● Make a list of healthy distractions that appeal to you. Exercising, cooking a healthy meal, watching your favorite movie, going for a walk, reading a book, taking a hot shower or bath, and writing are examples of healthy choices.
6. Keep your activities more enjoyable. Stay up to date with the activities you enjoy the most. This can be a positive distraction from your pain and can help keep some fun and social interaction in your life.
7. Take care of your physical needs. People often ignore their physical needs during periods of grief. These physical needs can include cleanliness, clean clothing, exercise, sleep, and food. Give your body what it needs to be healthy.
8. Stick to a schedule. Instead of lying in bed all day, set a conservative plan and stick to it. Take it easy but try to have a productive and enjoyable day.
9. Seek professional help if you need it. While some people manage to overcome pain without professional help, others do need it. It is no shame to get the help you need.
Few things are more challenging or stressful than dealing with the loss of a loved one. Everyone eventually dies, and grief is the result for everyone left behind. Coping with grief is a universal experience, but how it is experienced is very individual.
Deal with your grief in your way and on your schedule. Be willing to get help if you’re unable to deal with this challenge alone successfully.
Hello Dr. Angela,
I enjoyed your post on coping with the loss of a loved one. Several points stuck out for me: you grieve as long as it takes, let people help, and experience your feelings or the grief won’t go away. As a health care worker (memory care director in assisted living facility), I deal with grief personally, as a manager, as a caregiver, and as a friend. It’s sometimes extremely difficult to juggle. Normally I’m the person who listens and helps, so it was good for me to be reminded of self care. I want to be someone people trust and feel comfortable confiding in. But I realize I can’t be that person if I don’t see to my own needs in a healthy way. This last year has been hard on my young nurse’s aids. Covid 19 entered our building in October 2020, and we lost 6 beloved residents. And although the worst is over, I still needed to find your website. For my own benefit and for those I had stewardship over.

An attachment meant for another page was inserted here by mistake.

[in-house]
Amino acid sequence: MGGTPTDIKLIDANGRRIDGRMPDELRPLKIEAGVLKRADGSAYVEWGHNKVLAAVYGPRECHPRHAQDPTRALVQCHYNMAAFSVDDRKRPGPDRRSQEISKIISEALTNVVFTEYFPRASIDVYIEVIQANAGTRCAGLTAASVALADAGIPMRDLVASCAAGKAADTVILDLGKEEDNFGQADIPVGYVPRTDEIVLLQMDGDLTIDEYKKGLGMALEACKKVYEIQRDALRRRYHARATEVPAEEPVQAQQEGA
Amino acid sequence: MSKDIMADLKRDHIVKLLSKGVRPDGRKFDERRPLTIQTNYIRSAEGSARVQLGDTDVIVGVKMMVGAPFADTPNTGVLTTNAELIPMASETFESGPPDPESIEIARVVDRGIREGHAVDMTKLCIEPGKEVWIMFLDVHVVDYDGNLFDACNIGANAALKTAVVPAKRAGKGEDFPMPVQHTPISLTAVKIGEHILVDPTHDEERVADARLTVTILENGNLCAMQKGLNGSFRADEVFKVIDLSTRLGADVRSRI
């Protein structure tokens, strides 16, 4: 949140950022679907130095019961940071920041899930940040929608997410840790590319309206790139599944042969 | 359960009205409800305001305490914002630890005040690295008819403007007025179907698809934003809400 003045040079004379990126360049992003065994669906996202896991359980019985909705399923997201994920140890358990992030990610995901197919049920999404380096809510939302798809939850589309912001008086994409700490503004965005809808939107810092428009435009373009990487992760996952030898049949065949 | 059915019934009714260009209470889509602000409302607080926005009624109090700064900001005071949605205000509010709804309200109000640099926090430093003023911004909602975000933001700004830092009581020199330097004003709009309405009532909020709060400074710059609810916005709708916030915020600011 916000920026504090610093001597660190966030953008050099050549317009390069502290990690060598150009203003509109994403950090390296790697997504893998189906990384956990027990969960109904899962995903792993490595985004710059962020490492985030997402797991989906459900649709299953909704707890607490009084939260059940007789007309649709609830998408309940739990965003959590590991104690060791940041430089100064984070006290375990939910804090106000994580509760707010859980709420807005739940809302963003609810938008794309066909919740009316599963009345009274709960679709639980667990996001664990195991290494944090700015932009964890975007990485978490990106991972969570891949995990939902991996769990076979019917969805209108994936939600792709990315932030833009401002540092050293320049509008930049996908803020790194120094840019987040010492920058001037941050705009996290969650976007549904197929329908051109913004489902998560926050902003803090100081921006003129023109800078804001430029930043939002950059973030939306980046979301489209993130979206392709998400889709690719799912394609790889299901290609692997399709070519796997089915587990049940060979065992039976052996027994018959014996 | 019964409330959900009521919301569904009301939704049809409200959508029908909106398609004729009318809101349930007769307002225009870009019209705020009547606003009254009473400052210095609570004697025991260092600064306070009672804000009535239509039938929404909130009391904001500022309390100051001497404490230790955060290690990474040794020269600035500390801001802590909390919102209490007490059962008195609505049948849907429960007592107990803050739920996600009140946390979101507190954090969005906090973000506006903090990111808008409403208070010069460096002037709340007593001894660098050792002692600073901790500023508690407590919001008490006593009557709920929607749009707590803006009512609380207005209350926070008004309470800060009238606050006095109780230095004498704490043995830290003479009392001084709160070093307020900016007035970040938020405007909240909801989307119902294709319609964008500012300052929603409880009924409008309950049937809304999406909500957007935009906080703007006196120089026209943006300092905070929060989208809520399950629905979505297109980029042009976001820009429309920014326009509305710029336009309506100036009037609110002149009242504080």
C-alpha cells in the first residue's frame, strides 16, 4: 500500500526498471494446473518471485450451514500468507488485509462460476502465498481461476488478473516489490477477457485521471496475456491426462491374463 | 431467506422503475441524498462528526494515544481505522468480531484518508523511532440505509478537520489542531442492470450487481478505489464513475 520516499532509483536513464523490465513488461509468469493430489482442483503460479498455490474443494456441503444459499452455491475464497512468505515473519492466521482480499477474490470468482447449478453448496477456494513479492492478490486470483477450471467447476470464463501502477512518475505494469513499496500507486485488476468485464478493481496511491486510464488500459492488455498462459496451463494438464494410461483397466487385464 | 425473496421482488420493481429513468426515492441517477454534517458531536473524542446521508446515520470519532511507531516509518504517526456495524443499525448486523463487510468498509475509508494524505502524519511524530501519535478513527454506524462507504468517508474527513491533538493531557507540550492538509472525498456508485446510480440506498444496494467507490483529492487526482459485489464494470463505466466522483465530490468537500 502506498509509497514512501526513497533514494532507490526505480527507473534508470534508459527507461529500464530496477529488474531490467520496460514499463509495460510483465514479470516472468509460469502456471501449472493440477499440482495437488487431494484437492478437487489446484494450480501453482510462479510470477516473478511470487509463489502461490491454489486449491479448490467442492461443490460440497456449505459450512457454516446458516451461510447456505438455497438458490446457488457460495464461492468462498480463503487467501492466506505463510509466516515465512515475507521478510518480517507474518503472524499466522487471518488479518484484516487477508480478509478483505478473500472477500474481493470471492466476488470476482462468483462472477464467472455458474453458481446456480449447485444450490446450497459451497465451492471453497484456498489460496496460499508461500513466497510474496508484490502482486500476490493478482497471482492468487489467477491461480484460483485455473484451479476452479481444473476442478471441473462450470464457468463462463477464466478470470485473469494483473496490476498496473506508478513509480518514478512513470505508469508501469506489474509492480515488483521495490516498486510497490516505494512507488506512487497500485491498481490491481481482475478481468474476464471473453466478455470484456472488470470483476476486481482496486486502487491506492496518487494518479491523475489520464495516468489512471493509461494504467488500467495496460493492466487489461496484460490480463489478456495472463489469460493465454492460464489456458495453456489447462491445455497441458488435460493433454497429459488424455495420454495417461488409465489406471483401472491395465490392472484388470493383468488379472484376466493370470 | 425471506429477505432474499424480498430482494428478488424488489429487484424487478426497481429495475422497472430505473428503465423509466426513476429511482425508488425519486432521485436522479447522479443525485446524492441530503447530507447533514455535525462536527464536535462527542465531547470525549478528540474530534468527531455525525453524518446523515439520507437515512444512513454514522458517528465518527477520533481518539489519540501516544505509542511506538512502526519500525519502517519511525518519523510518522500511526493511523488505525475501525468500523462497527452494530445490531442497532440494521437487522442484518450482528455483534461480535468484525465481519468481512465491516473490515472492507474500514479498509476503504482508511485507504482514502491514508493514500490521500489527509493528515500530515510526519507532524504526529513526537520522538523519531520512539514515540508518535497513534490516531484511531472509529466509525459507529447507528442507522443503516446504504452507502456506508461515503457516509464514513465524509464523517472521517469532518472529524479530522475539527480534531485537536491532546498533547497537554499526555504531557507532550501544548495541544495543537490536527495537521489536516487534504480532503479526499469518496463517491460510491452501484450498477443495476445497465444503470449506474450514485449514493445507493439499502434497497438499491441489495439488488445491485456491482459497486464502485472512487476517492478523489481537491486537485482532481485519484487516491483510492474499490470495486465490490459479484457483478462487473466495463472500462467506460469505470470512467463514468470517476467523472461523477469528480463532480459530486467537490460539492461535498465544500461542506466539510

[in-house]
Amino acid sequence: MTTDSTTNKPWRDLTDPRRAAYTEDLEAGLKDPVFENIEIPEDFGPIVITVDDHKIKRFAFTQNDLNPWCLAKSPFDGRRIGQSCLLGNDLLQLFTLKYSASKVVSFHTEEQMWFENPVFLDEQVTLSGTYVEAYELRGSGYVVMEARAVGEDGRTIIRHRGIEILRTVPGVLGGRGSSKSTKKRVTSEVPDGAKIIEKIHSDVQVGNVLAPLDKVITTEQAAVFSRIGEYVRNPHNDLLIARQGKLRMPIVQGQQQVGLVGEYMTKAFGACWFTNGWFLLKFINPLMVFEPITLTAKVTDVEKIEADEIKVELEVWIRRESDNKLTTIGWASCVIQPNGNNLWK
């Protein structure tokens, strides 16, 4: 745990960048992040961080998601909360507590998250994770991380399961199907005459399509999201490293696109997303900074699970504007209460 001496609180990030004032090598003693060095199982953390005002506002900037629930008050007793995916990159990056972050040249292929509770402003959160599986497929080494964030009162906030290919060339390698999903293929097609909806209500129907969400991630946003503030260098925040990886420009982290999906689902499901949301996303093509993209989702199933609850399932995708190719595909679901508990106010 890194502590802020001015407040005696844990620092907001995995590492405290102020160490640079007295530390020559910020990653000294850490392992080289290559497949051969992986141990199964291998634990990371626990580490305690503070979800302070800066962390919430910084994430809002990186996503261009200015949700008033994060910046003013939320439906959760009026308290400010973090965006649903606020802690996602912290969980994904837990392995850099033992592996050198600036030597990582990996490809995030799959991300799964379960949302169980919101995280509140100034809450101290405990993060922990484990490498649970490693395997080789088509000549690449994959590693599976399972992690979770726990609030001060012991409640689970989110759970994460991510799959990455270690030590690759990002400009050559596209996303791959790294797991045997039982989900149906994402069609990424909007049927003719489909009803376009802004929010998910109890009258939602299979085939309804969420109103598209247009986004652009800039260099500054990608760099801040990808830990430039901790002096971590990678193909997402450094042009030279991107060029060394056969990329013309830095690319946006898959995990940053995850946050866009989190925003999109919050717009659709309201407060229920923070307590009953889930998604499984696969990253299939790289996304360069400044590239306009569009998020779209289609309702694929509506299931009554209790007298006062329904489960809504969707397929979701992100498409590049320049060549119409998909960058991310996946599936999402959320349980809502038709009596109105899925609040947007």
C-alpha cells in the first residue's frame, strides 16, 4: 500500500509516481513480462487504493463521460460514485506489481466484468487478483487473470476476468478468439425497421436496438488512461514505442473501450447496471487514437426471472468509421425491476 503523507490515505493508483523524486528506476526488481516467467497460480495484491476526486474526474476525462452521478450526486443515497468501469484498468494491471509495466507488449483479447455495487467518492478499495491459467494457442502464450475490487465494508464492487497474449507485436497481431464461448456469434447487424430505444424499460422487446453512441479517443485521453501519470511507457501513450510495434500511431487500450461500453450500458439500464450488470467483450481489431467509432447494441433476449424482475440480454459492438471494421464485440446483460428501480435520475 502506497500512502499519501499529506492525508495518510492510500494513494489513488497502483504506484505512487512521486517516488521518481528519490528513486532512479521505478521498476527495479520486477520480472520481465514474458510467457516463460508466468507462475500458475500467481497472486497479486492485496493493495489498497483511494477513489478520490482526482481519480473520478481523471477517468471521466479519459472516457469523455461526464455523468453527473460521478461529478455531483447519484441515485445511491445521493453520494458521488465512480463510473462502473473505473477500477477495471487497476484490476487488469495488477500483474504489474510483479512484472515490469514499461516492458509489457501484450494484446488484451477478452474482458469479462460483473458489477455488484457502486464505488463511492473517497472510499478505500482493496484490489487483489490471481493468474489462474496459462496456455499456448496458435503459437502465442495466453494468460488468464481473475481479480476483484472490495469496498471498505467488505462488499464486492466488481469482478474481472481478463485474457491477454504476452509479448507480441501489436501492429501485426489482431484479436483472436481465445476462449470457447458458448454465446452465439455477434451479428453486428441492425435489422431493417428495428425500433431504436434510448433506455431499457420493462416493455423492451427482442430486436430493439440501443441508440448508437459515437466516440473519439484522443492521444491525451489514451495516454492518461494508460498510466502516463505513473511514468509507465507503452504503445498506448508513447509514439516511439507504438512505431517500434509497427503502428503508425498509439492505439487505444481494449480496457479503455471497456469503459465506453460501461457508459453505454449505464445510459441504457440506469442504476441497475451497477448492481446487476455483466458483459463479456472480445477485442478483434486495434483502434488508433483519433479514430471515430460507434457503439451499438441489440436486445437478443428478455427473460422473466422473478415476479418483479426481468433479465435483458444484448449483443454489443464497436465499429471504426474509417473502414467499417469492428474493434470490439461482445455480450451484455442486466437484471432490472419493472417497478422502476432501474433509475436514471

Thanks for your expertise and willingness to share with others.
Tamara, your comment touched me deeply. I can feel how much you love your profession and how much passion you put into providing your services in each of your words. I agree with you that we must start with ourselves to give our patients/clients the best. The impact of this pandemic on mental health status remains to be seen. Too many elements such as isolation, loss, and the inability to express our grief have combined to do more harm, and we have not yet reached the point where we can begin to release the pressure they have placed on our minds. We need to enlighten our souls by becoming aware and ready to stay connected to the now. I created an 8-week mindfulness training to help people prepare to deal with the post-pandemic fight. Let me know what you think?